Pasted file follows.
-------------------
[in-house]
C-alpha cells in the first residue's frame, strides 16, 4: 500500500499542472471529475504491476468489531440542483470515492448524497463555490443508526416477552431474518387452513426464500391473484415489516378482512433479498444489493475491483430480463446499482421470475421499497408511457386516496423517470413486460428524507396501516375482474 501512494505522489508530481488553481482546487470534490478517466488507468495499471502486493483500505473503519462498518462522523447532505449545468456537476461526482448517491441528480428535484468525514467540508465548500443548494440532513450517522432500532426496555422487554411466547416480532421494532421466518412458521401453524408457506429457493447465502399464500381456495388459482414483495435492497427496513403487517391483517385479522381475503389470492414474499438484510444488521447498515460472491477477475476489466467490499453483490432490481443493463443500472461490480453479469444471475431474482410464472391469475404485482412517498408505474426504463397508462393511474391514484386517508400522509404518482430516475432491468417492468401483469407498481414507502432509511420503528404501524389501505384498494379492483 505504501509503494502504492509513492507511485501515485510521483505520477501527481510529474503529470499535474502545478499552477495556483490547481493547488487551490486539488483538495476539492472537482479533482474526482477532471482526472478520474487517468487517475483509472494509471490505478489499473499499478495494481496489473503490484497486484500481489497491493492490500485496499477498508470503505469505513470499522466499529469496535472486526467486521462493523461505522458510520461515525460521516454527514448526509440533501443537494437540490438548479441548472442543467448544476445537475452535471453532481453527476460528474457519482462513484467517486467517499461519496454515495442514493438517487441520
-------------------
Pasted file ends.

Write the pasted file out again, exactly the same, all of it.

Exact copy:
[in-house]
C-alpha cells in the first residue's frame, strides 16, 4: 500500500499542472471529475504491476468489531440542483470515492448524497463555490443508526416477552431474518387452513426464500391473484415489516378482512433479498444489493475491483430480463446499482421470475421499497408511457386516496423517470413486460428524507396501516375482474 501512494505522489508530481488553481482546487470534490478517466488507468495499471502486493483500505473503519462498518462522523447532505449545468456537476461526482448517491441528480428535484468525514467540508465548500443548494440532513450517522432500532426496555422487554411466547416480532421494532421466518412458521401453524408457506429457493447465502399464500381456495388459482414483495435492497427496513403487517391483517385479522381475503389470492414474499438484510444488521447498515460472491477477475476489466467490499453483490432490481443493463443500472461490480453479469444471475431474482410464472391469475404485482412517498408505474426504463397508462393511474391514484386517508400522509404518482430516475432491468417492468401483469407498481414507502432509511420503528404501524389501505384498494379492483 505504501509503494502504492509513492507511485501515485510521483505520477501527481510529474503529470499535474502545478499552477495556483490547481493547488487551490486539488483538495476539492472537482479533482474526482477532471482526472478520474487517468487517475483509472494509471490505478489499473499499478495494481496489473503490484497486484500481489497491493492490500485496499477498508470503505469505513470499522466499529469496535472486526467486521462493523461505522458510520461515525460521516454527514448526509440533501443537494437540490438548479441548472442543467448544476445537475452535471453532481453527476460528474457519482462513484467517486467517499461519496454515495442514493438517487441520